Cycling from Hull to Spurn Point
Hull - 2017 UK City of Culture..?
Geographically at the end of the line, confusion exists to outsiders about whether Hull is part of Yorkshire or Humberside and the city is often featured on lists that compound the negativity such as its infamous number one spot in the 2003 book 'Crap Towns' by The Idler.
Over a decade later, there is a real sea change in the air that has made the city of Kingston-upon-Hull become one of the 'Top 10 places to visit in the world' according to the 2016 Rough Guide and is the UK's City of Culture 2017. I have cycled over the Humber Suspension Bridge before and remains a memorable cycling experience, however, I have really explored this part of the country by bike and decided to return to Hull, see a bit of the city and continue down to Spurn Point with my friend from previous adventures - Scott.
On a Northern Rail Ranger...
I had a Northern Rail Ranger pass that gives me unlimited train travel on Northern for one day. These tickets are great value, but mean that we could only travel on the slower regional routes instead of the quick TransPennine Trains. We had to go on the Hope Valley Line from Manchester to Sheffield and then catch the connecting fast train to Hull. We had a great discussion about the merits of EU Membership and Scott flicked through his saved collection of Monday to Friday Metro newspapers to pass the time!
Heading towards the coast...
Upon arriving into Hull, we took note of the 2017 City of Culture posters and left the Paragon transport interchange. Hull has many examples of 1960's and 70's architecture that are both loathed and loved (I am a fan), but heading east of out of the city we passed through the docks and heavy industry that the city is more famous for.
There is a fairly well-maintained cycle path available that was parallel to the busy dual carriageway connecting to the P&O Ferry Terminal for onward tours to Belgium and Holland.
Following the old railway line...
We decided to ride mountain bikes and hybrid bikes instead of road bikes which on reflection was a poor choice as we spend much of the ride on tarmac. Many of the former rail routes to places such as Withernsea and Hornsea have been converted into traffic-free cycle paths and we planned to ride on these. The Route 62 to Hornsea is part of the Trans-Pennine Trail and well surfaced, however, the Hull to Withernsea route is essentially a lifted track bed, muddy and more of a horse bridleway than a cycle route.
After making slow progress to Keyingham along the Rail Trail, we picked up the A road to Patrington and quickly made up the time lost by cycling on the badly surfaced former line. This part of the country is very remote and geographically isolated. There are very few roads and reasons to continue heading south-east unless you live in the area or work at the Easington North Sea Gas Terminal. Beyond Patrington, there were hardly any cars on the road and we rode down to Spurn Point and the Heritage Coast.
Spurn Point Heritage Coast...
The spit is a narrow bank of sand that extends 3 miles into the Humber Estuary and the North Sea. At high tide, the sandbank is cut off and becomes Yorkshire's only island. The road is also closed to vehicles and it is still possible to cycle along the private road making this one of the most unique rides in the country. Unfortunately, we arrived too late to Spurn Point to cycle to the lighthouse and had to turn back to avoid riding through the rural roads in the dark. The spit is deceptively far from Hull and is a 30-mile ride from the city centre pretty much parallel to Grimsby on the other side of the river.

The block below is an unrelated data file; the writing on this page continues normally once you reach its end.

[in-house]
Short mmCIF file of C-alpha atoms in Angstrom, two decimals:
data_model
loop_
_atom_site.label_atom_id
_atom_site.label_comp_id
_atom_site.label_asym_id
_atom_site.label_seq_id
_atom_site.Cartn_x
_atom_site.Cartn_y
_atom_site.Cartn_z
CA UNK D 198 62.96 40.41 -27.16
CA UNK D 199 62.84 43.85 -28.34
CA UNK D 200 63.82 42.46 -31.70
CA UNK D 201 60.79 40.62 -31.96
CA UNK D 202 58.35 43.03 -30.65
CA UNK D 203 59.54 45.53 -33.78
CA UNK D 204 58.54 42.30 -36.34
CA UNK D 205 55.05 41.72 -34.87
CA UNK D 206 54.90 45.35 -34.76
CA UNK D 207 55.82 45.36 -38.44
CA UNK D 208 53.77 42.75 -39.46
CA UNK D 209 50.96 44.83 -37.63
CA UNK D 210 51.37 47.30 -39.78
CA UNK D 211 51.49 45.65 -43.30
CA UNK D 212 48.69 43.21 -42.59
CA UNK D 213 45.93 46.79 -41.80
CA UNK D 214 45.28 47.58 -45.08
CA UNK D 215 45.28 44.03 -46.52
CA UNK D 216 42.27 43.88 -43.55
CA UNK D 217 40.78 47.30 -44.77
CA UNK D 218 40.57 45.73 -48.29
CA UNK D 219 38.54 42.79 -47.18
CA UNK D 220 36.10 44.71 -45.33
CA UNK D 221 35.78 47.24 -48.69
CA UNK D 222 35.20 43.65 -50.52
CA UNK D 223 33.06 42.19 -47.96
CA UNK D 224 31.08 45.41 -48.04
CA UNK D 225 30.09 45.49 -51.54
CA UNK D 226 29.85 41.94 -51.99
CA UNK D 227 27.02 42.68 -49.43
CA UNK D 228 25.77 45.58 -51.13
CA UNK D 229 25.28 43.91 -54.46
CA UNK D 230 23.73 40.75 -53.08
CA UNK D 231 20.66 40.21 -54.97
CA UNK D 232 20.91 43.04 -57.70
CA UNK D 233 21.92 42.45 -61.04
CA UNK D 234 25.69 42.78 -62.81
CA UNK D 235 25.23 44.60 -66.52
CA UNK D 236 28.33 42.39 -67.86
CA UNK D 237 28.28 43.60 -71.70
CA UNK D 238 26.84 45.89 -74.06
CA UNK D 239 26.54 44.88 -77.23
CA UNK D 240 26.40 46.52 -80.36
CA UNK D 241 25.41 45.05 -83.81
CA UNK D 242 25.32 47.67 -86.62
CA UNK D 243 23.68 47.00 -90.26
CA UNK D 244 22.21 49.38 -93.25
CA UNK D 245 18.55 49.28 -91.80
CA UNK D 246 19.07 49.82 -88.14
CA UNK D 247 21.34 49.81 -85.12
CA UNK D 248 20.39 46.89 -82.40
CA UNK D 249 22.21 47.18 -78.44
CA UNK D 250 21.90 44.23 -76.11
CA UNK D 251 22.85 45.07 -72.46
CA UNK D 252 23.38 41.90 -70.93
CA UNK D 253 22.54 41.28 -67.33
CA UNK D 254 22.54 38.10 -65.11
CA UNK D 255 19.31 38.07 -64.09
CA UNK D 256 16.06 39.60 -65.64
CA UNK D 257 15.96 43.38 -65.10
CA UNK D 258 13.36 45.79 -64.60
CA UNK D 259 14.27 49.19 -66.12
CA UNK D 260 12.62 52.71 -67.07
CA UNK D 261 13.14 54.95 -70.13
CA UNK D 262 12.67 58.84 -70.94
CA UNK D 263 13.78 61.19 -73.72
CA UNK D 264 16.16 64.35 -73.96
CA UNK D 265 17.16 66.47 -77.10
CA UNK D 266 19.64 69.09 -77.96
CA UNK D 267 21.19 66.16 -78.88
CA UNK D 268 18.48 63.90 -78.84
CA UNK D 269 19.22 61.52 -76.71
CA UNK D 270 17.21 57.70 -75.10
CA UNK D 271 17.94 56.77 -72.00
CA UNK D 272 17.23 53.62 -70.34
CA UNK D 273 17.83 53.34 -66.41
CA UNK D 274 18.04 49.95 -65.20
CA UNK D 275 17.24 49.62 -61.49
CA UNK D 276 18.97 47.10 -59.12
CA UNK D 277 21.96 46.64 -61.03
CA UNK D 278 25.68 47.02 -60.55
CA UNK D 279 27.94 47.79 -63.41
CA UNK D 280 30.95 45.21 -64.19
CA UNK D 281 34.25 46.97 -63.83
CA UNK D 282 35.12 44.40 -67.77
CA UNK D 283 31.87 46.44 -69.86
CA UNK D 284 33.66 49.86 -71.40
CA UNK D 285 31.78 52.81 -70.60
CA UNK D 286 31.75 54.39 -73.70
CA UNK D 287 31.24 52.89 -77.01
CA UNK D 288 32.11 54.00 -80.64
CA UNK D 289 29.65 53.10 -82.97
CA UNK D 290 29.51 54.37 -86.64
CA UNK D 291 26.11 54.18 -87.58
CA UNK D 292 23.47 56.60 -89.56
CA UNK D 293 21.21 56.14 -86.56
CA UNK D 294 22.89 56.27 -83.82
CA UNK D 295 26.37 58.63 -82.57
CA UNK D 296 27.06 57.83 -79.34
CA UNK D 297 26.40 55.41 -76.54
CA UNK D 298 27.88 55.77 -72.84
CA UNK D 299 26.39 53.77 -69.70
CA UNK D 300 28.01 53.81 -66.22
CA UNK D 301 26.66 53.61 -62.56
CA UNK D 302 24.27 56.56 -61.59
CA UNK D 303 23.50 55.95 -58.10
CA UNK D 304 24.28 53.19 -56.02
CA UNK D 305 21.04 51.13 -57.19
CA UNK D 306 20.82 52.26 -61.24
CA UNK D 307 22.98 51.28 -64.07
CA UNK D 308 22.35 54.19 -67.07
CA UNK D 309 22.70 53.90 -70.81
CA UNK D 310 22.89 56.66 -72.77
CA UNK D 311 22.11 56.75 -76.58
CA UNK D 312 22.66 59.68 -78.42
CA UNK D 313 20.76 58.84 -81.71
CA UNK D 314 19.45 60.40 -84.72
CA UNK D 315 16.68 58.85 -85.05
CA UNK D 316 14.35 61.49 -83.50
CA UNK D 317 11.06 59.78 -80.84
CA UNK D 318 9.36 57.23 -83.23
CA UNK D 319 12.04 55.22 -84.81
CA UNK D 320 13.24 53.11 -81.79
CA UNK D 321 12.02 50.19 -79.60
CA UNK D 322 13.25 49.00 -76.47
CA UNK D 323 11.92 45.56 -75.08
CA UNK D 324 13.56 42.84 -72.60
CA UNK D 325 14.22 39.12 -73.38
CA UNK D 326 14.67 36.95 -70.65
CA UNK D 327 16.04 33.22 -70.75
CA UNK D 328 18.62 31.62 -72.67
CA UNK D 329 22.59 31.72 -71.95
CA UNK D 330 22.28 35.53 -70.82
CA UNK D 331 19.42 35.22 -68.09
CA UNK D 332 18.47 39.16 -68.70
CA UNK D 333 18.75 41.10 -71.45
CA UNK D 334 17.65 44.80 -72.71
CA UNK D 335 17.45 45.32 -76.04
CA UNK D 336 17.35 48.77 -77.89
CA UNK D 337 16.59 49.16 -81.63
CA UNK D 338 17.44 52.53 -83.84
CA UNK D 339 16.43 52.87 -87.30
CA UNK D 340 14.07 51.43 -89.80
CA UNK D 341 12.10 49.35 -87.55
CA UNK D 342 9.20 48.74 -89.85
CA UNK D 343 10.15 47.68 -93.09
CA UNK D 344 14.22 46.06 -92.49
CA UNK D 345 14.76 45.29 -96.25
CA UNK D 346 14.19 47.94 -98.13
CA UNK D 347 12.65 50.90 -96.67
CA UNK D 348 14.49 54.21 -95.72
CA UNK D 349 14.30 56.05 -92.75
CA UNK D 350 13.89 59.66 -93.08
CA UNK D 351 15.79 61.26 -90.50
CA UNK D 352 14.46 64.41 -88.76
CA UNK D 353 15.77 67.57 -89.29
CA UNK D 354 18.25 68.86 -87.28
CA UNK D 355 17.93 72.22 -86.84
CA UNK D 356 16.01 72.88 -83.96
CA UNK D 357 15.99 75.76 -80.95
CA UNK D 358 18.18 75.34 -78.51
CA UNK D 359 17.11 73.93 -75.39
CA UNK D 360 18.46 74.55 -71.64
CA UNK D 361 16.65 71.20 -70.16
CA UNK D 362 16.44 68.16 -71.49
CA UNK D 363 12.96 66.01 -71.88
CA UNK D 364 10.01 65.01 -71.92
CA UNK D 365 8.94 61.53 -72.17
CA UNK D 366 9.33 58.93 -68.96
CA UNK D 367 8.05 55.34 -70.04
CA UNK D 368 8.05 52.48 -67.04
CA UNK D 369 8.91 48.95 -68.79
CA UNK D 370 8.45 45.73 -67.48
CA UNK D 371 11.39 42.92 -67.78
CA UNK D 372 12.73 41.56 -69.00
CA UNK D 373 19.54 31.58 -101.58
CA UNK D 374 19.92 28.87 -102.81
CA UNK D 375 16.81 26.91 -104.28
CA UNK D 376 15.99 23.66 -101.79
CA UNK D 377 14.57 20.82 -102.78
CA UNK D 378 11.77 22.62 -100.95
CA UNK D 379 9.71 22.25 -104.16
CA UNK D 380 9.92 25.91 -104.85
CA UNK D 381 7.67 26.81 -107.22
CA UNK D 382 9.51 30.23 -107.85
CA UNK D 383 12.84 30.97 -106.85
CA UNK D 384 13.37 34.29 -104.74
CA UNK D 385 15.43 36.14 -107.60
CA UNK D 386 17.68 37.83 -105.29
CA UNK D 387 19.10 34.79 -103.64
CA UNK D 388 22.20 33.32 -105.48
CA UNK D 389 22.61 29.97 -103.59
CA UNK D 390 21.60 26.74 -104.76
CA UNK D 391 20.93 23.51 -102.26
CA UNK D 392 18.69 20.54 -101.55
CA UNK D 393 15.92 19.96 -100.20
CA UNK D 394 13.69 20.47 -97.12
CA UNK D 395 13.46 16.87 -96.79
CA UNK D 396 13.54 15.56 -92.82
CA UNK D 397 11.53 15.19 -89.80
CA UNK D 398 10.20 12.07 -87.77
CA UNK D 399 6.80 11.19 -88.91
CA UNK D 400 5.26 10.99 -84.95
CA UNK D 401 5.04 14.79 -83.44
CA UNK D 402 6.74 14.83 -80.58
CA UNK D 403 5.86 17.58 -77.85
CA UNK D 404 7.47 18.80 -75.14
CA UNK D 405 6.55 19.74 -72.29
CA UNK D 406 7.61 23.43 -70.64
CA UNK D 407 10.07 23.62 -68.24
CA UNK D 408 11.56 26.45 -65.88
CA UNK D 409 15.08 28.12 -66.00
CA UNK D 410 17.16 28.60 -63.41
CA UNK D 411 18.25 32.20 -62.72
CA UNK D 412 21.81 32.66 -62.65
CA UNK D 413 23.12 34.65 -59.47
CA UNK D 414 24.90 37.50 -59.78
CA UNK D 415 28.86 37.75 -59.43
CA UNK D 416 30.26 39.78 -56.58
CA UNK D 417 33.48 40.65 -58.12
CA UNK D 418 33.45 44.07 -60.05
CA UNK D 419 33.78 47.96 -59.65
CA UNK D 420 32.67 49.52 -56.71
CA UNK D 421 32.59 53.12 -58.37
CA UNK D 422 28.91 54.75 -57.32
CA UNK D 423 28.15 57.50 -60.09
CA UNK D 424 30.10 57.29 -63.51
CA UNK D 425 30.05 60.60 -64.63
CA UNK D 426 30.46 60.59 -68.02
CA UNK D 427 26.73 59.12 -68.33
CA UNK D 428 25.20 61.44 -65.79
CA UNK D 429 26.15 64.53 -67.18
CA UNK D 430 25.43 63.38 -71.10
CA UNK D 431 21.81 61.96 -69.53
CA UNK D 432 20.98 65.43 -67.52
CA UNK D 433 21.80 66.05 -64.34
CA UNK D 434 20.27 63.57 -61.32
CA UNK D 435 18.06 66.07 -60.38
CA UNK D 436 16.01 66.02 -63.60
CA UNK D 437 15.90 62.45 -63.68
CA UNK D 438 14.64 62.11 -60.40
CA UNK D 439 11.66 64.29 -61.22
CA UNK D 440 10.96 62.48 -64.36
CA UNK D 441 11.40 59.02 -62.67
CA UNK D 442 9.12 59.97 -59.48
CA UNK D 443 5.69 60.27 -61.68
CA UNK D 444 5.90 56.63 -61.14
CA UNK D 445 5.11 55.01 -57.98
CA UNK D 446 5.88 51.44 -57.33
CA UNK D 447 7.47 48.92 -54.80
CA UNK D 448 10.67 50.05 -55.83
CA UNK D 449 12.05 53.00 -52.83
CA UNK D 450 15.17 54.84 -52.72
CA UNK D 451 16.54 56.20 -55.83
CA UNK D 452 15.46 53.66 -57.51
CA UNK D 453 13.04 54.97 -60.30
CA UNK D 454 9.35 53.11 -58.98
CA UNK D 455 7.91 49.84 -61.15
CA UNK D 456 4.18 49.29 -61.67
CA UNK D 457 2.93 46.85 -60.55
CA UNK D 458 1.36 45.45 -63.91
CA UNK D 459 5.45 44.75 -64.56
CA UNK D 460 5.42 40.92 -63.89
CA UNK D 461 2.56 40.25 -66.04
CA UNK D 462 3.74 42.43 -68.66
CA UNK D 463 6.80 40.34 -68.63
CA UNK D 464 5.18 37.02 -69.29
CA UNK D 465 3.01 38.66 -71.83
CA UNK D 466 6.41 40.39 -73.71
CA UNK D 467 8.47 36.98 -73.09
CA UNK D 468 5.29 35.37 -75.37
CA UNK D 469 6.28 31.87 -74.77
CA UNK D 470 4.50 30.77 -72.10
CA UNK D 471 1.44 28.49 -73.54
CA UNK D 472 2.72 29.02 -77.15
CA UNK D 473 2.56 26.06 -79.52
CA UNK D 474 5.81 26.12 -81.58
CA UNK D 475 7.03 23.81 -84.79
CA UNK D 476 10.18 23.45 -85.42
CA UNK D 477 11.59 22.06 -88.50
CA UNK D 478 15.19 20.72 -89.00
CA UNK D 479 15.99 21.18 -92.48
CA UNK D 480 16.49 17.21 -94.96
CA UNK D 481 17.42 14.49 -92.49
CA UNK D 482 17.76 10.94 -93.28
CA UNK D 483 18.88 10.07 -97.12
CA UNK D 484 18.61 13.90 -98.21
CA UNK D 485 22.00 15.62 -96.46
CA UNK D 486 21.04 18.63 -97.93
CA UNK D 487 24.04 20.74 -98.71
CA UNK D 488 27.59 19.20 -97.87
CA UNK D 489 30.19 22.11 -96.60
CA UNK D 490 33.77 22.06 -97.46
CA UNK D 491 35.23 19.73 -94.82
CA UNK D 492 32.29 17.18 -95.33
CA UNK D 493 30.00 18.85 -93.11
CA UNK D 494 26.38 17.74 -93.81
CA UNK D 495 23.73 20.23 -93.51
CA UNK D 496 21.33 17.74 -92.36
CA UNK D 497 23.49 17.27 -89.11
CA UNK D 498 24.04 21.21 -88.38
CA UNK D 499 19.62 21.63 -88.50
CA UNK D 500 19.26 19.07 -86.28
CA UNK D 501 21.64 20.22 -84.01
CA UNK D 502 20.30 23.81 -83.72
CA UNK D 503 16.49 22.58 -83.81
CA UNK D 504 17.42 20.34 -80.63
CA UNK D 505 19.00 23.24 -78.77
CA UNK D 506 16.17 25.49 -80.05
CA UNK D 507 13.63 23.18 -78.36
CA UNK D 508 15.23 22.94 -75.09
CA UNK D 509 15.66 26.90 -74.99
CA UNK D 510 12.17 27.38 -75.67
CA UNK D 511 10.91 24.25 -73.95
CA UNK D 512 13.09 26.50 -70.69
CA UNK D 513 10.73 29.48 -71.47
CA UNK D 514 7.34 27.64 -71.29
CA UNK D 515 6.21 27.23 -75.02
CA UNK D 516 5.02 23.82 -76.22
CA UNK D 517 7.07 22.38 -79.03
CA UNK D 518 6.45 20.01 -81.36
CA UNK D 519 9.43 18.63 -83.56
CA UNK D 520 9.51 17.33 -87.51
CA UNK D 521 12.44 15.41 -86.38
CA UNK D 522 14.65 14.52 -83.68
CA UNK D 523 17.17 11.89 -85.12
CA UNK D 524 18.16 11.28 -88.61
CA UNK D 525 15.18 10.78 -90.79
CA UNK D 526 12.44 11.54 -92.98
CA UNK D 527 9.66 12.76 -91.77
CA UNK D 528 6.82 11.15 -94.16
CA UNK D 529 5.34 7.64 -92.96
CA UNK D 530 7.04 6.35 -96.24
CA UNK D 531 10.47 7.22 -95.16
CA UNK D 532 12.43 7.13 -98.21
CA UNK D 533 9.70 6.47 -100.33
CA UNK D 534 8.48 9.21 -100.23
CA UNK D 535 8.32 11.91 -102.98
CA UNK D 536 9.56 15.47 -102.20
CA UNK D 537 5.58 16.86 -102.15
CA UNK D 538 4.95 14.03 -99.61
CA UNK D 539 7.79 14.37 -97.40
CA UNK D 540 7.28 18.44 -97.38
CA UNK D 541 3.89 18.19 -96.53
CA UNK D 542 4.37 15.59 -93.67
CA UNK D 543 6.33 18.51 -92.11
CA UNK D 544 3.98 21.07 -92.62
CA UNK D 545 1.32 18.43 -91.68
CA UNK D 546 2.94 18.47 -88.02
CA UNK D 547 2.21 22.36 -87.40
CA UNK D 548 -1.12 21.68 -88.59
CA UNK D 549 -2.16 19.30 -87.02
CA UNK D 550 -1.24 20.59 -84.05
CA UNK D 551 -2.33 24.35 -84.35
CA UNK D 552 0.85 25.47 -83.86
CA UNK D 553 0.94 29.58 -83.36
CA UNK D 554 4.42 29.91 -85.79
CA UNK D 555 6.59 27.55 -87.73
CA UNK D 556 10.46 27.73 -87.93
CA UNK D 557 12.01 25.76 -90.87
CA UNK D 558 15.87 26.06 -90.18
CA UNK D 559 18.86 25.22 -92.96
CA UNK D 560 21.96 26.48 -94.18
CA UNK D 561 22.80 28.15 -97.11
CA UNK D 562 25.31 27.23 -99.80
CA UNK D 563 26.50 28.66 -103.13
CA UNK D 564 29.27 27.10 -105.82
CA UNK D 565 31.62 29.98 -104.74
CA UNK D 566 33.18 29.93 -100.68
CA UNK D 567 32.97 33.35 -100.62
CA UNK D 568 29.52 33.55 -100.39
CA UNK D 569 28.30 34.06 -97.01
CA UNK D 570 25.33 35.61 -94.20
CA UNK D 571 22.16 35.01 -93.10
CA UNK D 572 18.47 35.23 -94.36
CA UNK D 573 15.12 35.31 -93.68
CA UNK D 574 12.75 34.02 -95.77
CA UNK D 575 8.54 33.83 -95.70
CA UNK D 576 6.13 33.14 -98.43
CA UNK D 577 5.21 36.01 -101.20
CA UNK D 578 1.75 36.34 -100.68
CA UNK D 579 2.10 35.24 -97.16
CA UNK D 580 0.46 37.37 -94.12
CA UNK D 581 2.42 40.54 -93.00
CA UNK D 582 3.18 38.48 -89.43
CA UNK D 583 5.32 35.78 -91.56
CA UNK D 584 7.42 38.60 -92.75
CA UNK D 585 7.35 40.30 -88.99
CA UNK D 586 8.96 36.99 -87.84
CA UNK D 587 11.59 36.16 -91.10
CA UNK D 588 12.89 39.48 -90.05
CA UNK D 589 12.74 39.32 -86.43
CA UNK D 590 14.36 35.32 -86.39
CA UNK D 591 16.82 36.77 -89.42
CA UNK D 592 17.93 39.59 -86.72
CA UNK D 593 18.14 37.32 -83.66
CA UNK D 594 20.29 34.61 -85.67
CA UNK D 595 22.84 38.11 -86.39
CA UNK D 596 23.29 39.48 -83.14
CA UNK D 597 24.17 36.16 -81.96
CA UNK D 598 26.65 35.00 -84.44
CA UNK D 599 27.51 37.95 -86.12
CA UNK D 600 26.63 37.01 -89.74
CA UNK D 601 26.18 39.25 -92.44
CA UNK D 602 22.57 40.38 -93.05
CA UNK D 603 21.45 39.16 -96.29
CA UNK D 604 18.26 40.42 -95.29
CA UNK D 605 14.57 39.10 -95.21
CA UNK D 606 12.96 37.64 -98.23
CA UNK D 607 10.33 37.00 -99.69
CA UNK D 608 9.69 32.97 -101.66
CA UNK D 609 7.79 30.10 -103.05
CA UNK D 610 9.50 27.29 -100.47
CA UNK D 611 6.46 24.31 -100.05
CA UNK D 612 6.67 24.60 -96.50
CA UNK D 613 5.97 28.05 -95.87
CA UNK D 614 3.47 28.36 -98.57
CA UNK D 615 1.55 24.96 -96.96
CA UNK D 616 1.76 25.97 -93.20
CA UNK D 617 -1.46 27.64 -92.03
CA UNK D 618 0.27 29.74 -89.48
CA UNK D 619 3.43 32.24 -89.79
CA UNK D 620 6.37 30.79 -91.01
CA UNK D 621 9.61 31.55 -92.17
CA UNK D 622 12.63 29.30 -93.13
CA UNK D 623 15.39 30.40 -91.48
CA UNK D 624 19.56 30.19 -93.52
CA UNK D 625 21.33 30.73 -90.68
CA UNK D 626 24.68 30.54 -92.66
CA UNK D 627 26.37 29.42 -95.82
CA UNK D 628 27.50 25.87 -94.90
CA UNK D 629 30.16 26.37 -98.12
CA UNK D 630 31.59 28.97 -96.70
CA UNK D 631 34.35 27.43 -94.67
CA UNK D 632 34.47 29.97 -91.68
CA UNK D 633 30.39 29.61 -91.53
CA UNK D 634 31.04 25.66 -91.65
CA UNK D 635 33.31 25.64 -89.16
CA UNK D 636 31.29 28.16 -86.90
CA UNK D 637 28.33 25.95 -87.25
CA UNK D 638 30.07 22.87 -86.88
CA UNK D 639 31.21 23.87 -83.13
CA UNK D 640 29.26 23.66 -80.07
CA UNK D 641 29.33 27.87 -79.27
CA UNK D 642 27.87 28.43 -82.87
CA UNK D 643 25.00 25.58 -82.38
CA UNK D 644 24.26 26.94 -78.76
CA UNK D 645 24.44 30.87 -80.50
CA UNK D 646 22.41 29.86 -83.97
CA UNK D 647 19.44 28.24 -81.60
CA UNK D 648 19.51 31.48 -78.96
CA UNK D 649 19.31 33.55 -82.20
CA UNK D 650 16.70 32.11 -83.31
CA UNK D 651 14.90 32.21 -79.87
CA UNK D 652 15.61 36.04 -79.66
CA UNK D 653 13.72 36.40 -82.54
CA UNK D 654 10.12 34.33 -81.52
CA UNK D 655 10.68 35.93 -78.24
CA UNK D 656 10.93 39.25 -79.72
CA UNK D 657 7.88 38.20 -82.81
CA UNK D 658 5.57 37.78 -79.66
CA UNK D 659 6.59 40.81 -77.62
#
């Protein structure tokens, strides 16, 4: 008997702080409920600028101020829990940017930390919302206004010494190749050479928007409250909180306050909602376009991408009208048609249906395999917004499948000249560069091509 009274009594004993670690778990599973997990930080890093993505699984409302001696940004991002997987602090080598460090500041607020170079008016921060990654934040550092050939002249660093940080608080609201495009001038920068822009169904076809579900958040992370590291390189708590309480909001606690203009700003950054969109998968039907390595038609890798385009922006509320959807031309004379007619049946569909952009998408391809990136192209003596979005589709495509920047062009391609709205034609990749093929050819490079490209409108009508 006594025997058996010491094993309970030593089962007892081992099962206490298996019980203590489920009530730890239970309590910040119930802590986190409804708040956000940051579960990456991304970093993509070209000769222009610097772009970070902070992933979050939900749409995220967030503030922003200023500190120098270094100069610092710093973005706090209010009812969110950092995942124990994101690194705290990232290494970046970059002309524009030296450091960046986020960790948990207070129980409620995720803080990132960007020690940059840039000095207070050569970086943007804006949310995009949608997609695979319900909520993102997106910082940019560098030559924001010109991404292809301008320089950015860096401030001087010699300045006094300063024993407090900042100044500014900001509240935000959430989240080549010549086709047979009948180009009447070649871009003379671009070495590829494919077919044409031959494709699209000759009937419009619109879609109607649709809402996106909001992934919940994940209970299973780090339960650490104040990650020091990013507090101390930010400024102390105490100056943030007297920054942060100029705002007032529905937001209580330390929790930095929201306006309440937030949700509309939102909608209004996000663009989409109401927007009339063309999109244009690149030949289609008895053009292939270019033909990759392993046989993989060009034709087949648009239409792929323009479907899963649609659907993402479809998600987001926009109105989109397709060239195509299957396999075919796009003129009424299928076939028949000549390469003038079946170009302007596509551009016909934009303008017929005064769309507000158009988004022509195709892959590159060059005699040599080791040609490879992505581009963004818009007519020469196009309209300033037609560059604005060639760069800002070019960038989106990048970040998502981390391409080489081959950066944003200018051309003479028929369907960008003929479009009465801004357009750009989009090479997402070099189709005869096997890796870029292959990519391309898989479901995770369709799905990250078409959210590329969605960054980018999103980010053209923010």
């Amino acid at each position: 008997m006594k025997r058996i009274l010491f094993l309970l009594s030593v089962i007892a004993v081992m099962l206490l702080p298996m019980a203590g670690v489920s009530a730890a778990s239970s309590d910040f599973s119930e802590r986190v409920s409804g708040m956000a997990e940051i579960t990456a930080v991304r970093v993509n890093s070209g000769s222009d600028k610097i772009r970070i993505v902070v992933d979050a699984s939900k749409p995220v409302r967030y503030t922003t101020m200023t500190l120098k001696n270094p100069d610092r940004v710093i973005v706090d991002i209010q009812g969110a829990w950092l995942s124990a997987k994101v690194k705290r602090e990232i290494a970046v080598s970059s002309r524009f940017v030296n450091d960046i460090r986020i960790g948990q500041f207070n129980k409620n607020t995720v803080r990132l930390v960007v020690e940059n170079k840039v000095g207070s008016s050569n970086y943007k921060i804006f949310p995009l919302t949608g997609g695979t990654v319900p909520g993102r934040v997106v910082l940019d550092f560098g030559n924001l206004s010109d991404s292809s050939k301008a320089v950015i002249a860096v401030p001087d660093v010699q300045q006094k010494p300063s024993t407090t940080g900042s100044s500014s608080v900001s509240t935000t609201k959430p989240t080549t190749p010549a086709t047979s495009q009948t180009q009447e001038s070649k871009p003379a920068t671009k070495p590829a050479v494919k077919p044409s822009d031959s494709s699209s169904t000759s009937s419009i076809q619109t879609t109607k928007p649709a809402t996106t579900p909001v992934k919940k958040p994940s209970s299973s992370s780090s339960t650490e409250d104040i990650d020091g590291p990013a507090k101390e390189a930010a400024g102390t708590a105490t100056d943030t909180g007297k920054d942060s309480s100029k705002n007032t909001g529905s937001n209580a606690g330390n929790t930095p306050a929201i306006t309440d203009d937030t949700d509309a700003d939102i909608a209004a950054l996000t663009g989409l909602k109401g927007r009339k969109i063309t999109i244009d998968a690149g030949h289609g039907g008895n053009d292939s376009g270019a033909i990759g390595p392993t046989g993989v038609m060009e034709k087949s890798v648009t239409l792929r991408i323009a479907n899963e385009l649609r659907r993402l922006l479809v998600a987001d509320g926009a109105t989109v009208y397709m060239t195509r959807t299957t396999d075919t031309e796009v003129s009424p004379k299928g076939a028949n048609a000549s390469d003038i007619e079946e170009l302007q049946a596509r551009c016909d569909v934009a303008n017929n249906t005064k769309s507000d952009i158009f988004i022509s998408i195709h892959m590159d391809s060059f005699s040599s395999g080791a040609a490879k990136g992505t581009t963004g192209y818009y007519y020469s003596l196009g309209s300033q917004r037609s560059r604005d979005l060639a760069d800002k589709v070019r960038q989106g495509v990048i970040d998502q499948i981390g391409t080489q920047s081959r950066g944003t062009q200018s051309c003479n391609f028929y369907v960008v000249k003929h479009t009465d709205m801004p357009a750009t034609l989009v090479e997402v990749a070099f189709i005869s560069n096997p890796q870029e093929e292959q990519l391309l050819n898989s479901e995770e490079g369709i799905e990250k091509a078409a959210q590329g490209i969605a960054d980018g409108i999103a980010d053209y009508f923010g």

We left Spurn Point and rode back along the same way we came instead of heading north to Withernsea to explore the seaside town. This area is home to heavy industry including chemical works and a gas plant, yet many of the villages are rather nice in a traditional English kind of way with a landscape that is very Dutch in nature.
Each village church had a high church steeple that acted as a marker in the distance and we even saw a sign for a closed underground Cold War bunker. We even passed through the Greenwich Meridian Line (GMT) that caused Scott's GPS watch to become strangely confused and forwarded itself an hour (or he just misread it!)
We cycled back into Hull as the light started to fade over industrial smoke towers, cooling units and the Humber Estuary highlighting a real beauty in the ugly. As we crossed the various shipping quays and basins back into the city centre, it was clear that there is much going on to redevelop Hull and the Old Town.
Why visit Hull..?
The distinctive 'The Deep' aquarium is certainly worth a visit for its modern architectural merit and uniqueness. The well preserved Old Town is an excellent reminder of Hull's historical contribution to Britain. Hull was also the place where the slave trade ended due to the campaigning by local resident William Wilberforce and his determined fight to end slavery. Many buildings in this area are named after him and led to Hull becoming twinned with Freetown in Sierra Leone.
The aim of the day was to discover a part of Yorkshire that was hidden and I think we found it. Hull might be an odd choice to many as a must-see place to visit or even as a city of culture.
I was sceptical, but after reading many of the articles about the 2017 culture award, I felt it was the right time to go back. After cycling around the city and exploring some of the parts of 'Hidden Humberside' that I had never been to, you can really see a city on the up and a part of the East Riding of Yorkshire that is literally off the beaten track by bike.